Much like energy, mass, and other physical quantities that obey the laws of conservation, quantum information can neither be created nor destroyed. But when a quantum system interacts with the environment, its state information can be lost and difficult to recover. Systems such as high-dimensional entangled states of light are more resistant to decoherence than ones based on light polarization, for example. But the correlations between two photons tend to break down when one or both are transmitted through a noisy channel, such as a multimode fiber-optic cable. Natalia Herrera Valencia and Mehul Malik, both of Heriot-Watt University in Edinburgh, and their colleagues have now demonstrated that they can preserve the quantum coherence of two photons by determining how the transmitted photon was scattered from the entangled quantum state itself.

The team’s experimental setup is depicted in the figure below. Two photons entangled in their transverse position–momentum are produced from a nonlinear crystal (NLC) illuminated by a UV laser. Then a polarizing beamsplitter (PBS) separates the two photons, with one measured locally and the other sent through a 2-meter-long multimode fiber (MMF). The position–momentum state of the two photons was then displayed by two spatial light modulators (SLMs) and measured with some photodiodes to determine how the fiber affected the entangled quantum state. Those data are contained in the fiber transmission matrix—an array of complex numbers that connect the photon’s input modes to the set of observed output modes.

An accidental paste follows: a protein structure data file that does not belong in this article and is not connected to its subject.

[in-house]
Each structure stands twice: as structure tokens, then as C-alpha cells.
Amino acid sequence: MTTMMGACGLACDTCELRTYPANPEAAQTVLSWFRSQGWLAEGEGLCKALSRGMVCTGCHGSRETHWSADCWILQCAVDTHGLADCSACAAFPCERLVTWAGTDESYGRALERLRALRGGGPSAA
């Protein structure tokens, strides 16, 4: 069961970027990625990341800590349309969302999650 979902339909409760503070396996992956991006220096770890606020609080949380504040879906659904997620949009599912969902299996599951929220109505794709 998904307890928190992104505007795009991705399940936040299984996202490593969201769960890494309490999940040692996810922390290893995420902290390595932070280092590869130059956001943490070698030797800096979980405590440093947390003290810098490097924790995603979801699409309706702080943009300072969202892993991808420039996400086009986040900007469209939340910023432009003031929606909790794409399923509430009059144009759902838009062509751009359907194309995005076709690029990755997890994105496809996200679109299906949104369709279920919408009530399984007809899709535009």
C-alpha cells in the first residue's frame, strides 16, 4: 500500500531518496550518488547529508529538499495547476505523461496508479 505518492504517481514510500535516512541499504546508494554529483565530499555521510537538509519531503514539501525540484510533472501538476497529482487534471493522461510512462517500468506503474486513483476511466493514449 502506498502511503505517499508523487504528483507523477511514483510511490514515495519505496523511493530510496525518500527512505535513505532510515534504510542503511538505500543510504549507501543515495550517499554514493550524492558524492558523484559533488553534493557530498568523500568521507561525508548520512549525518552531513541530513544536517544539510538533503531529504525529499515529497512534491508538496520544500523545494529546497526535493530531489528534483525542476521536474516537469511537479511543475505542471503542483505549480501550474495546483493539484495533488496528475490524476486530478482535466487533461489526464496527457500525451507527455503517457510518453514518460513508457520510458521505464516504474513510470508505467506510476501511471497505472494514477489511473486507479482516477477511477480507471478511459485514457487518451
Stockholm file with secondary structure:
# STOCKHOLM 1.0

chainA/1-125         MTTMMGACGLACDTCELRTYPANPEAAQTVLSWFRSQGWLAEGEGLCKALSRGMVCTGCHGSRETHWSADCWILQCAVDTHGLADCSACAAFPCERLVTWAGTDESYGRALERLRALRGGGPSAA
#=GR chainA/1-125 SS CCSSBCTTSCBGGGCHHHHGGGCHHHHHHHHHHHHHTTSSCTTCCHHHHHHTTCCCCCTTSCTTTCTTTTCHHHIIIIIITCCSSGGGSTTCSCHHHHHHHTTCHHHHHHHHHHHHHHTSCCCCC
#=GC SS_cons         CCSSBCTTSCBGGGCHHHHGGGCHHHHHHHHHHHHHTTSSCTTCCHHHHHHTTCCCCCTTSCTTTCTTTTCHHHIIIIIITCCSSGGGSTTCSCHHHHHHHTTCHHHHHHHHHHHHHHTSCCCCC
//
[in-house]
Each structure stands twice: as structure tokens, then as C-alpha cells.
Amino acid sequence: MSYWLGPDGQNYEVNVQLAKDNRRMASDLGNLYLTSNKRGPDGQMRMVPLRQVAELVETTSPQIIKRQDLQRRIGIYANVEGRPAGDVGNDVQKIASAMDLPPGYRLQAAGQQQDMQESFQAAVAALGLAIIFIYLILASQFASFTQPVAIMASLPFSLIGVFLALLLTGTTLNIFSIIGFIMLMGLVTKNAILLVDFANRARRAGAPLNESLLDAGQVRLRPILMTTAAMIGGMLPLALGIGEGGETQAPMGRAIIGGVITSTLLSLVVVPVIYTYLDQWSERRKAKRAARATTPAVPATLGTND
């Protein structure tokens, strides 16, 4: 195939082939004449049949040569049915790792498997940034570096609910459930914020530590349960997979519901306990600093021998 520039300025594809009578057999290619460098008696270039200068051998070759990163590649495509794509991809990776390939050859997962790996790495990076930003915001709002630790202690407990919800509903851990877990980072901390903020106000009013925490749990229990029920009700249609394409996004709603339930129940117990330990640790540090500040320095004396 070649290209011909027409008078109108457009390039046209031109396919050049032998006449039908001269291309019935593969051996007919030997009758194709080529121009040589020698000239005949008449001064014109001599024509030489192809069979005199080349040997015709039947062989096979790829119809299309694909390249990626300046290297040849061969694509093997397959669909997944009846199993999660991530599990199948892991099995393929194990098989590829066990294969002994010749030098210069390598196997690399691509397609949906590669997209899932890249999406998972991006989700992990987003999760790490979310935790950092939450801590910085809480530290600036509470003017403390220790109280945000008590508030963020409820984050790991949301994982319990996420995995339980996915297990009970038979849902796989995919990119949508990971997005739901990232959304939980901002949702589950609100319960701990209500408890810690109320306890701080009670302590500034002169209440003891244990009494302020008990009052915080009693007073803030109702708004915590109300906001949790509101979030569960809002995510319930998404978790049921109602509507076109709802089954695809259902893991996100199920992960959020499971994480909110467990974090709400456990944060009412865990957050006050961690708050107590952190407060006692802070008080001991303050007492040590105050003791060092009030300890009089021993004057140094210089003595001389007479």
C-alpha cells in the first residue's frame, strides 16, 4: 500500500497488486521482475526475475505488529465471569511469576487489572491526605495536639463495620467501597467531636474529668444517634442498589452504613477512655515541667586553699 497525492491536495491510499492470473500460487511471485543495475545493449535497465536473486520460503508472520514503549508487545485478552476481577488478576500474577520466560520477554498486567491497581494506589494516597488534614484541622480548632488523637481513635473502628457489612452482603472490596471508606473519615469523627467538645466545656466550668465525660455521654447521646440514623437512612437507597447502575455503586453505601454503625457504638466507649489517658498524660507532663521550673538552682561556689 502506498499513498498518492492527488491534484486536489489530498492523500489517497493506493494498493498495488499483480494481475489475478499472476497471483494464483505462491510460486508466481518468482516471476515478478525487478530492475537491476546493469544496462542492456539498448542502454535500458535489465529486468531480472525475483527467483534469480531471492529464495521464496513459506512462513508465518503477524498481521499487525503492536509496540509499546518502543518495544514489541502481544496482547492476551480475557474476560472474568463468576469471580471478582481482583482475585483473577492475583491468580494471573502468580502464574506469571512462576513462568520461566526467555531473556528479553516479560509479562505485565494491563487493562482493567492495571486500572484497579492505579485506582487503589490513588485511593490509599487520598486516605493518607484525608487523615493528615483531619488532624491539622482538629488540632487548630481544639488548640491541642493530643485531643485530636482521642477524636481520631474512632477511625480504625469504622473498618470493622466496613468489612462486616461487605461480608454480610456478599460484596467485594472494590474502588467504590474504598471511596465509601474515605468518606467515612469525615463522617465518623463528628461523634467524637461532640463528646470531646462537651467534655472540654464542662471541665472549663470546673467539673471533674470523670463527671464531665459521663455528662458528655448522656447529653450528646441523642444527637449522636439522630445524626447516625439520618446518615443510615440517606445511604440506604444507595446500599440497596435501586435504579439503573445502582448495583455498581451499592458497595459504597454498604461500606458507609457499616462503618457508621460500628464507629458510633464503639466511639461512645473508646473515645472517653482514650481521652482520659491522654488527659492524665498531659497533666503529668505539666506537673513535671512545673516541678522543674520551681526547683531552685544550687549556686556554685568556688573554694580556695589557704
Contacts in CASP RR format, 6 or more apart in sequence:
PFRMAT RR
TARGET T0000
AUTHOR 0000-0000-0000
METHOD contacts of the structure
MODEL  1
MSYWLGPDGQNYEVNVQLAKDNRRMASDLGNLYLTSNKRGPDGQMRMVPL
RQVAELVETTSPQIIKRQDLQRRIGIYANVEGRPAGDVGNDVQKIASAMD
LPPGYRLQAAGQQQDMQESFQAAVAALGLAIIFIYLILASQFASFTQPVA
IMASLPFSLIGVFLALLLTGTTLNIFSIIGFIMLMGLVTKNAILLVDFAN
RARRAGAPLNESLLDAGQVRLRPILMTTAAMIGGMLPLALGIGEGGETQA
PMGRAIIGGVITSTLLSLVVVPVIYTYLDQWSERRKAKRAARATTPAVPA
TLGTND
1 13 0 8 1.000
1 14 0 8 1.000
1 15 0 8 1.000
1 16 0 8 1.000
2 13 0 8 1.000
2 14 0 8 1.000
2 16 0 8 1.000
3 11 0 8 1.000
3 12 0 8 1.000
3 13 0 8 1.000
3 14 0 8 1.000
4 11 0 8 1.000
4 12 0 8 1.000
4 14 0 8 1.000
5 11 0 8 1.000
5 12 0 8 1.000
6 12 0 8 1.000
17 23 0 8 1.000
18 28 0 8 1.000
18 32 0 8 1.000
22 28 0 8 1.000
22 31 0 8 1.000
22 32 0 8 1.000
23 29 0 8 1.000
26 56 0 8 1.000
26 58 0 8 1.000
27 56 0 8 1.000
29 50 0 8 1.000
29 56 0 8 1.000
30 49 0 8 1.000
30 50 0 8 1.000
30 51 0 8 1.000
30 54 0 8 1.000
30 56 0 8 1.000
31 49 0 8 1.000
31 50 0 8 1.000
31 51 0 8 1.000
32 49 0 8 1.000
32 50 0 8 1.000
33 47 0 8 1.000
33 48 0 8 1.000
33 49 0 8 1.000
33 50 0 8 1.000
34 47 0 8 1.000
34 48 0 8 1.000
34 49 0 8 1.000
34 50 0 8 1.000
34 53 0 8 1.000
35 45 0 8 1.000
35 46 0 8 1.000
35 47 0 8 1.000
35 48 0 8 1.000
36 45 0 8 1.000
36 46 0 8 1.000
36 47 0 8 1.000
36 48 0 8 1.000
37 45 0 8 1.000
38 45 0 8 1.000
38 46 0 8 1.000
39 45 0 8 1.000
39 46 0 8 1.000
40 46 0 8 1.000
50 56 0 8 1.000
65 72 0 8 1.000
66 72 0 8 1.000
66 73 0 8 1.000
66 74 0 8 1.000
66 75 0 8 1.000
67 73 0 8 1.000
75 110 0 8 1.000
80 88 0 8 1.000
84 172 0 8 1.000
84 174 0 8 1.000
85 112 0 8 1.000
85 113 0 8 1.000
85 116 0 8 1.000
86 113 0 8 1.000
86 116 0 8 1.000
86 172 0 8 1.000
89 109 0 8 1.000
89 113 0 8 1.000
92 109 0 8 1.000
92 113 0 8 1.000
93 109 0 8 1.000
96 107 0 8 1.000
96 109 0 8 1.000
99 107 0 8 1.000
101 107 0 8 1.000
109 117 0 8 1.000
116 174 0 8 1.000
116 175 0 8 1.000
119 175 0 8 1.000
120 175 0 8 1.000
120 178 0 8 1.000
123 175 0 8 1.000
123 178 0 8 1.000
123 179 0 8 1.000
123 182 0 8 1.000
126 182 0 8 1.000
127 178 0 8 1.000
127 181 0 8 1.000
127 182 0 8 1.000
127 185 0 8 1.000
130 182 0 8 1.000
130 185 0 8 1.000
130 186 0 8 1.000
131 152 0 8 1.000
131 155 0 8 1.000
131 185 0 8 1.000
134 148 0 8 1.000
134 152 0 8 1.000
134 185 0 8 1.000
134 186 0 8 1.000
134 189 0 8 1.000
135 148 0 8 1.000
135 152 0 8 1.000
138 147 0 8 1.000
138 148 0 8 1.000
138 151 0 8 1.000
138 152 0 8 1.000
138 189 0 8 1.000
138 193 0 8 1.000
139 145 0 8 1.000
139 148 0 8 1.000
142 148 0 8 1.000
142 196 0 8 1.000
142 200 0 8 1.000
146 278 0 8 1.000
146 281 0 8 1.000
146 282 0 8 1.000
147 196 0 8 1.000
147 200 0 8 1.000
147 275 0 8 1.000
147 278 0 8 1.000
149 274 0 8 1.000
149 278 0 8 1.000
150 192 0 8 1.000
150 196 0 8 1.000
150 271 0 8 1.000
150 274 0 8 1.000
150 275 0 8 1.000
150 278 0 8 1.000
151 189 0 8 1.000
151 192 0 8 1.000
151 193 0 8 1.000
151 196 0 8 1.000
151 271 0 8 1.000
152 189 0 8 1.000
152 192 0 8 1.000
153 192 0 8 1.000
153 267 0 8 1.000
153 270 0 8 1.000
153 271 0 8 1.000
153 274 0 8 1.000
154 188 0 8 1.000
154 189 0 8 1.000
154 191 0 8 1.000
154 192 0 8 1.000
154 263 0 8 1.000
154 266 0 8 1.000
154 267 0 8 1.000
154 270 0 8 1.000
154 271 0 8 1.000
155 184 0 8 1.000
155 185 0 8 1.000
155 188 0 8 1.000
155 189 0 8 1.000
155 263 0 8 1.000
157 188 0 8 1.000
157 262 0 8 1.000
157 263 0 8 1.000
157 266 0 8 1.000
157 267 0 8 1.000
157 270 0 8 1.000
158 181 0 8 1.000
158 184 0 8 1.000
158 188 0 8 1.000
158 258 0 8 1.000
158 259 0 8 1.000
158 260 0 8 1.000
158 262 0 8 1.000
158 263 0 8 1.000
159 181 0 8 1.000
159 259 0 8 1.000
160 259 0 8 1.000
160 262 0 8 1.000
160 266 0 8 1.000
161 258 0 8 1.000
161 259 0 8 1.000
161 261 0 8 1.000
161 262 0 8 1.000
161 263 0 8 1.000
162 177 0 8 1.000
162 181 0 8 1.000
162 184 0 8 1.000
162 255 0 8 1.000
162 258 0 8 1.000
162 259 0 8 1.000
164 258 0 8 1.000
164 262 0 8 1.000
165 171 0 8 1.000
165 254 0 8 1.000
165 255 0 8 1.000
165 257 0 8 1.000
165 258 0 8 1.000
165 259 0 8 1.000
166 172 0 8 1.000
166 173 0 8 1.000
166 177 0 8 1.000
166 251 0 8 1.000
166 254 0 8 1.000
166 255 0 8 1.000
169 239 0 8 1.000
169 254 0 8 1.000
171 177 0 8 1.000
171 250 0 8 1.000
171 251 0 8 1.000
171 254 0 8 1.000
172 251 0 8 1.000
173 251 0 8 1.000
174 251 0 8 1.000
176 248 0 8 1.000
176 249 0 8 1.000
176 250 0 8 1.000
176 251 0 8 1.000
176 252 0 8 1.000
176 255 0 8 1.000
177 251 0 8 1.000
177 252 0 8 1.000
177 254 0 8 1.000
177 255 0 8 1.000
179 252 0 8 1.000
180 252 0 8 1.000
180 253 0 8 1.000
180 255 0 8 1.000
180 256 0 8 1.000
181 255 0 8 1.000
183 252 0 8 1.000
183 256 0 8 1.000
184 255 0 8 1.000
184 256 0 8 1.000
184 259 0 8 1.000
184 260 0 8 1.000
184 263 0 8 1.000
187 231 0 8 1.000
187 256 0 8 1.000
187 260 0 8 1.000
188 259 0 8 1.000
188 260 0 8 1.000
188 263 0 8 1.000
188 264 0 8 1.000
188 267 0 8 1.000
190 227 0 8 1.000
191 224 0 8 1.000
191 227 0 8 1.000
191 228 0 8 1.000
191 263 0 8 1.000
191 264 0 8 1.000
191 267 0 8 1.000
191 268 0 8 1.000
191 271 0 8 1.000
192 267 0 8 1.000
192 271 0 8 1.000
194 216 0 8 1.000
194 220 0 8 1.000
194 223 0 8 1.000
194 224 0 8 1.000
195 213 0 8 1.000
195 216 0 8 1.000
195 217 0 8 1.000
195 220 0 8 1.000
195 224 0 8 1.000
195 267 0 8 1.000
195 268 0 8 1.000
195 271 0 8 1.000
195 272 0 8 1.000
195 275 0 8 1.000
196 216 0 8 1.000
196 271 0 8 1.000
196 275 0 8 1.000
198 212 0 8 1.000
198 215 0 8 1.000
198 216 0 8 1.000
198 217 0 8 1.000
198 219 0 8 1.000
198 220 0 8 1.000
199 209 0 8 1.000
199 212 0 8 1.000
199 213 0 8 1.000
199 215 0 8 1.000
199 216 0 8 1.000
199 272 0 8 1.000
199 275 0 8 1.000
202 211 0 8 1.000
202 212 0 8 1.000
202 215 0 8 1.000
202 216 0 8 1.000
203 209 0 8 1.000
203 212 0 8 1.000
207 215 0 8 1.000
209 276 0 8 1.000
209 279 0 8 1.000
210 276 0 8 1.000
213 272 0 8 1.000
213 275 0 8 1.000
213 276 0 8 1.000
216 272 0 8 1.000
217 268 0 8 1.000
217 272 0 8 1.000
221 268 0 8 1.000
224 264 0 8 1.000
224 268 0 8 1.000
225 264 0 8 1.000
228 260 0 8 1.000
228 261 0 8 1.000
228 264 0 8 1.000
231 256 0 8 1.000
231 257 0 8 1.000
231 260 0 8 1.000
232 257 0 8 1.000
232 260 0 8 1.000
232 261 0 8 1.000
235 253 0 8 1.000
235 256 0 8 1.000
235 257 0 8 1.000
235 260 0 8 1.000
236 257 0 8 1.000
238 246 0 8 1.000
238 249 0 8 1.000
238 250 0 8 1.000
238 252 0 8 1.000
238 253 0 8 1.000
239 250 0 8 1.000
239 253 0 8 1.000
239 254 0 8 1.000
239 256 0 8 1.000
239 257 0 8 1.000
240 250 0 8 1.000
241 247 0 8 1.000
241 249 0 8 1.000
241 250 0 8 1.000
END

To remove the scattering effects of the noisy environment, Valencia and her colleagues used the transmission matrix to scramble the untransmitted photon. They demonstrated that a six-dimensional entangled state of light could be maintained with an accuracy of 84%. Theoretical calculations suggest that it’s possible for each photon to travel through its own independent scattering channel and for the consequent scattering effects to be removed. That possibility and the observed results would help make possible secure quantum cryptographic communications. (N. H. Valencia et al., *Nat. Phys.*, 2020, doi:10.1038/s41567-020-0970-1.)